love covers over
Twinkle lights cast warm light over their cheeks, their tawny skin, their sun-gold hair. The summer breeze lifts long, errant strands—mermaid-streaked deep maroon-purple, steel blue. The girls slide their thumbs over their foreheads, corraling without thinking. As the day fades along the edges of the dinner hour and the five of us gather on the porch to share a meal, I sit with a napkin spread across my thighs, treasuring up the sight of them 1-2-3 in a row, sunset-glow on their faces. And I think just, Beautiful; just, Mine.
It’s not that I don’t notice that the one has been running outside, that the thick, humid heat has wrapped a damp, clammy arm around her shoulders; nor that I have missed the sticky glaze still gummy on the other daughter’s lip. And yes, I did hear my son entoning the prayer in a bit of a garbled hurry. But I have time yet to grow them in needed spaces, just a season—and right now, I will take delight in the sight of them together.
“Why does Adam always eat so quickly?” Riley says, watching her brother scrupulously as he lifts a steaming spoon to his lips.
“Hey, now. Nobody likes all their mistakes pointed out.” Zoe flashes her sister a chastening glare and then considers her plate. The first bite requires careful selection.
And there goes my reverie.
Ignoring her sister, Riley continues, lifting a finger in the air towards her brother, as if to punctuate the observation. She directs her comments to me, flicking her gaze toward me as she speaks. “I don’t know why he always eats so quickly,” she says. She has heard us in teachable moments of the past, coaching Adam to count bites. “We need to teach him not to do that.”
This is a sibling affliction; I will not attribute it to anything else, but it is perhaps exaggerated by Riley’s strict personal preference for concrete, well-followed rules. In her own offbeat way, she feels some responsibility for helping him; she feels that reminding him of the rules (and thus also his trangressions) is an act of love. She is by nature acutely aware of Adam’s infractions against the moral code, as though his disregard for black-and-white obedience is an afront to the autistic community. But God has lately had much to say to me about how my own criticisms of others have very little to do with love, and much more to do with selfishness and even uglier condescension.
My silence—oh LORD, do we have to do this now?–seems only to encourage Riley to continue. “Adam needs to eat more slowly. I’m glad I don’t eat that fast.”
Thank you that I am not like other men.
It’s a nasty thing we siblings do, lifting our critical fingers toward one another, propelled by some instinct, some ancient Cain complex, to show ourselves worthy of greater parental favor, as though real Love ever worked that way. In my daughter I see only a reflection of my own human nature, and in truth, she lives far more innocently than I.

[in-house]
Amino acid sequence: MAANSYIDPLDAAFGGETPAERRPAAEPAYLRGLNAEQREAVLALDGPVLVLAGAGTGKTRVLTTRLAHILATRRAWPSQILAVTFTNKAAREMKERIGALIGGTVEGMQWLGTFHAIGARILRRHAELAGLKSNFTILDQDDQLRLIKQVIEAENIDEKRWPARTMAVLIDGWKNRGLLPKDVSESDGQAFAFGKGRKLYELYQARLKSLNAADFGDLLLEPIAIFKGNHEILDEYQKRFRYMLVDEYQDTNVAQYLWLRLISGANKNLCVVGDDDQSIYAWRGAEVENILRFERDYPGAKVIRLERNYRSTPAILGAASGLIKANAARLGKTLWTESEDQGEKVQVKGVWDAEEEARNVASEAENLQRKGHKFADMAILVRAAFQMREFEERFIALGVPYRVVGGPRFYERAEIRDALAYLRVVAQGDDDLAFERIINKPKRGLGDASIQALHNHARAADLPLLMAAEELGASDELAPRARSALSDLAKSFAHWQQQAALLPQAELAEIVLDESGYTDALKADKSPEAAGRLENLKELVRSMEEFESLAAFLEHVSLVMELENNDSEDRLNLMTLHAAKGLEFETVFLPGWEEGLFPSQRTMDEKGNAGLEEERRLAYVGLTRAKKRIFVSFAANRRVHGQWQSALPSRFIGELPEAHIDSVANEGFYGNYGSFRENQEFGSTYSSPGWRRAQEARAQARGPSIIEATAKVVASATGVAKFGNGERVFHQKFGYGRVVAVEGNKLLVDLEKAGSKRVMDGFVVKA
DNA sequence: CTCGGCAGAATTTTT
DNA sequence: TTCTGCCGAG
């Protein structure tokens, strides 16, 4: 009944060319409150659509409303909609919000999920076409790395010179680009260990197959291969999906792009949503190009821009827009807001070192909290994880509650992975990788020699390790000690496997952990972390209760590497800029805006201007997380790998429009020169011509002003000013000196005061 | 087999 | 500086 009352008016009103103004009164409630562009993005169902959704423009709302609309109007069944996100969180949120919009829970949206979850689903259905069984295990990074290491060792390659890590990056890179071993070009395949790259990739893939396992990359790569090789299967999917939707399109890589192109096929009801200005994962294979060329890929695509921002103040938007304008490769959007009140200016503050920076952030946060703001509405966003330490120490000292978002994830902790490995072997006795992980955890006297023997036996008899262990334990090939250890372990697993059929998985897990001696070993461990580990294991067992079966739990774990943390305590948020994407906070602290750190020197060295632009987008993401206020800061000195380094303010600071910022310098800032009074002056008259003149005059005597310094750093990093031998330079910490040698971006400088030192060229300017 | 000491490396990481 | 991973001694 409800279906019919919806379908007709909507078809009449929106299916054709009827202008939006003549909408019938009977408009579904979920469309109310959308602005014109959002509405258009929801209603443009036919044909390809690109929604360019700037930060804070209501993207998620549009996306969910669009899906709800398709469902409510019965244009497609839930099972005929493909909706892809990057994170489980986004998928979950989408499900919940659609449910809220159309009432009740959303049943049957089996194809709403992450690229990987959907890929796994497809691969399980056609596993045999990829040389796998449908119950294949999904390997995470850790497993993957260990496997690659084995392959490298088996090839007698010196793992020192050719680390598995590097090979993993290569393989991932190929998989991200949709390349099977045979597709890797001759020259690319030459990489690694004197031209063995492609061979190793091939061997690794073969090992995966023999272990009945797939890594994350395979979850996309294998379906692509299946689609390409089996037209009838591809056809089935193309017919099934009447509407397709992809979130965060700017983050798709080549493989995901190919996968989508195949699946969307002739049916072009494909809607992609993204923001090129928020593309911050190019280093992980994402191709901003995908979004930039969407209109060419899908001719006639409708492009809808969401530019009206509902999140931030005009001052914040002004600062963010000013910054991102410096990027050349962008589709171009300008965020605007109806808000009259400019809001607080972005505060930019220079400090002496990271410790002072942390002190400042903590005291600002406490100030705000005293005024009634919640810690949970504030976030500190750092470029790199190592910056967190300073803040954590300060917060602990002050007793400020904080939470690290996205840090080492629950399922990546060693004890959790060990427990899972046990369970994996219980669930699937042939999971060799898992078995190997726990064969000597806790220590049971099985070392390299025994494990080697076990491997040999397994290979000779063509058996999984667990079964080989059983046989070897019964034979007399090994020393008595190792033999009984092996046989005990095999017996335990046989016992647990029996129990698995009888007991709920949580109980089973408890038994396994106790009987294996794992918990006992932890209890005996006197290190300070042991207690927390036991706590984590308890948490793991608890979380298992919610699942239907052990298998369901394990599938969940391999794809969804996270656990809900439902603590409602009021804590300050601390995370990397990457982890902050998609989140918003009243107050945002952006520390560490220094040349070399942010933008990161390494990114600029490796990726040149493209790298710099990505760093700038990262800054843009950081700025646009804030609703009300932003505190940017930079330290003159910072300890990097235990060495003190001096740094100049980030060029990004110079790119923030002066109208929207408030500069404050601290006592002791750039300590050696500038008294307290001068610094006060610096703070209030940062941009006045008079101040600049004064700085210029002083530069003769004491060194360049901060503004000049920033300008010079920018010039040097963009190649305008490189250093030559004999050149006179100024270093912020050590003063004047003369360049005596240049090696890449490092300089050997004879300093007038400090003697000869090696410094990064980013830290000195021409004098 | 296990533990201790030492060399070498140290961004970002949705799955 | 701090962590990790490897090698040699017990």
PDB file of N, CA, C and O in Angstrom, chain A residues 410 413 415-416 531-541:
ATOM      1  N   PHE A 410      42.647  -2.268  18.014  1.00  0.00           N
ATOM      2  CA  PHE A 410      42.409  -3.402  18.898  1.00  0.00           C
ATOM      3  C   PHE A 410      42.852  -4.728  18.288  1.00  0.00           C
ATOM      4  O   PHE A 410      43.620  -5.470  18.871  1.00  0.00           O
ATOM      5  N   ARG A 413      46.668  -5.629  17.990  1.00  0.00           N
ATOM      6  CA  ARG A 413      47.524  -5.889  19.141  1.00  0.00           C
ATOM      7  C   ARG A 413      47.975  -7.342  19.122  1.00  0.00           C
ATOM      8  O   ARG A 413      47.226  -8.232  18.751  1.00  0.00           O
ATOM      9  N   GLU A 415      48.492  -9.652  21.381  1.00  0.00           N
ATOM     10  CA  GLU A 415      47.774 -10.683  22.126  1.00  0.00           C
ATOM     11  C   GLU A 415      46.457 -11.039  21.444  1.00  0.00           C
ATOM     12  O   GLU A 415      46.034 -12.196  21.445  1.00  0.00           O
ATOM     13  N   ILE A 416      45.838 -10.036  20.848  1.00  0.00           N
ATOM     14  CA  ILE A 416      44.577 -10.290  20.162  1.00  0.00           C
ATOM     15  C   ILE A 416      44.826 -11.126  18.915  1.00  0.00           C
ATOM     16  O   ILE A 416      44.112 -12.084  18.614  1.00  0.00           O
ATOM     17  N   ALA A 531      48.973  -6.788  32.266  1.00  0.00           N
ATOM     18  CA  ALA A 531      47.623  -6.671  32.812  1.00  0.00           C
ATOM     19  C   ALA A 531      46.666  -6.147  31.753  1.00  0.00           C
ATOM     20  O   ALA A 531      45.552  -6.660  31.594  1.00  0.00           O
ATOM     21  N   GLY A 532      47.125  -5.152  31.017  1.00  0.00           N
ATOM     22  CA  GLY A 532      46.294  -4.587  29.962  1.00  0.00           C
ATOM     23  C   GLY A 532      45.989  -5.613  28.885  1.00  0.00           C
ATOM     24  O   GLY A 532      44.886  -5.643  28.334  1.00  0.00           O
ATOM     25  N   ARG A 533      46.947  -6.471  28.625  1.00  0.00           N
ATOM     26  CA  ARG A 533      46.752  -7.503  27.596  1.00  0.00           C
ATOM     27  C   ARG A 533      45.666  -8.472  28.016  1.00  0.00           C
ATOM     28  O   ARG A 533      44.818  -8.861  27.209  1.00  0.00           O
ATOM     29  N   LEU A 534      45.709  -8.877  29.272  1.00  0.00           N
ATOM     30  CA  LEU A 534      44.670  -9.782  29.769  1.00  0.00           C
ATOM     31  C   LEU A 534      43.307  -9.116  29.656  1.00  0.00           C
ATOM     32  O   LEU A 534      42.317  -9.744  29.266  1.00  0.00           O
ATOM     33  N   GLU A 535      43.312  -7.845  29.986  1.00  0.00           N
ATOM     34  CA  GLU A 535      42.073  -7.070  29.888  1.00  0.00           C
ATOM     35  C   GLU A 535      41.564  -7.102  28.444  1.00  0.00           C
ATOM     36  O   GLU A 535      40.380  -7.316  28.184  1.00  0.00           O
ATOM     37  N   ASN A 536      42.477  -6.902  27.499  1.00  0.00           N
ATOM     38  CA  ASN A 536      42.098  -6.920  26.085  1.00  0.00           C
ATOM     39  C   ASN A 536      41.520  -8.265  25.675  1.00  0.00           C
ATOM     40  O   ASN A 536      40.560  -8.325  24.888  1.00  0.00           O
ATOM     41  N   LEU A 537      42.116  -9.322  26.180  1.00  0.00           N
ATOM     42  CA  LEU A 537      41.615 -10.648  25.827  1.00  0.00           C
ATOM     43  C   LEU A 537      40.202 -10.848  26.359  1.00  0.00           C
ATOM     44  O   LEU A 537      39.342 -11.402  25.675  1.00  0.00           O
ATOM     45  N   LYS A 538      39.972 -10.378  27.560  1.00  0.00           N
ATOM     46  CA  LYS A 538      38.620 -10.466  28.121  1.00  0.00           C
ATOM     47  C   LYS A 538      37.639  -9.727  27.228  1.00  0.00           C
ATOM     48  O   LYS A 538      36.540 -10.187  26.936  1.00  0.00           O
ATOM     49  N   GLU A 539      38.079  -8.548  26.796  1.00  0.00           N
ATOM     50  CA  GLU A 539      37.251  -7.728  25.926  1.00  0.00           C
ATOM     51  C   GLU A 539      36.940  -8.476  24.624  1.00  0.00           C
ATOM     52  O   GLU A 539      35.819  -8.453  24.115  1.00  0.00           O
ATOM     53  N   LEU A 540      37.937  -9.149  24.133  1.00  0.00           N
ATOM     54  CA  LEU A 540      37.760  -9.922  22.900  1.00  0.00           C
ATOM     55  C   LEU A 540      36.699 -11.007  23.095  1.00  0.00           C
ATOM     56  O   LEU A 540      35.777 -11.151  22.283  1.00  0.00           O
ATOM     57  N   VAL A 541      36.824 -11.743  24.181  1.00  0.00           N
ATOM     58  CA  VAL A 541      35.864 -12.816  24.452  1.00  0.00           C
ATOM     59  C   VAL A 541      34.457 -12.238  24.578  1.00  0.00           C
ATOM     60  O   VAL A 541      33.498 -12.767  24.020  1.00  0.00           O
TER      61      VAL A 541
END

In fact, God has most recently reminded me of a passage of scripture in which a son, finding his flood-safe father, Noah–the same Noah scripture describes as “a righteous man, blameless among the people of his time”–passed out naked in a wine-drunken heap, feels compelled to play the accuser and point out this indignity to his two older brothers. And then an incredible thing happens. Love and respect compel the two older brothers to stretch a blanket across their broad shoulders and walk into the tent backwards so that they can’t even see their father’s nakedness. They cover their dad with that blanket as wide and kind and honoring as their love, and then they walk away (Genesis 9: 20-27). Love covers over.
It’s this story I begin to unfold for my children, slowly and quietly as the night comes on more quickly, thinking of my own recent conversations with God, how He shows me the gulf between who I am and who I need to be to reflect Him.
“There’s a passage,” I tell them, catching glints of the twinkle lights in their eyes–three entirely different shades blue—that says, ‘Above all, love each other deeply, because love covers over a multitude of sins (1 Peter 4:8),’ and every time I read that scripture I think of Shem and Japheth with that blanket stretched across their backs. And these and so many others God has lately used to remind me that He loves with a love that desperately desires to disarm the accuser and remove the shame of the sinful. To be like Him—and that’s what I really, really want—I have to put down the stones and stretch a blanket across my back. Love covers over; it doesn’t point out.”
I’m thinking by now I have lost them, as the things God has lately taught me pour out of me like a flood, but their eyes are like dark pools, absorbing.
“So maybe, we could together decide that whenever we feel like pointing out faults in others, we’ll look away from those and find a way to honor them instead. We can call it the love covers over challenge.” I say it to them, my three, but all the while I’m thinking this will grow me even more, that just maybe God will use the opportunity to move me one step closer to loving His way.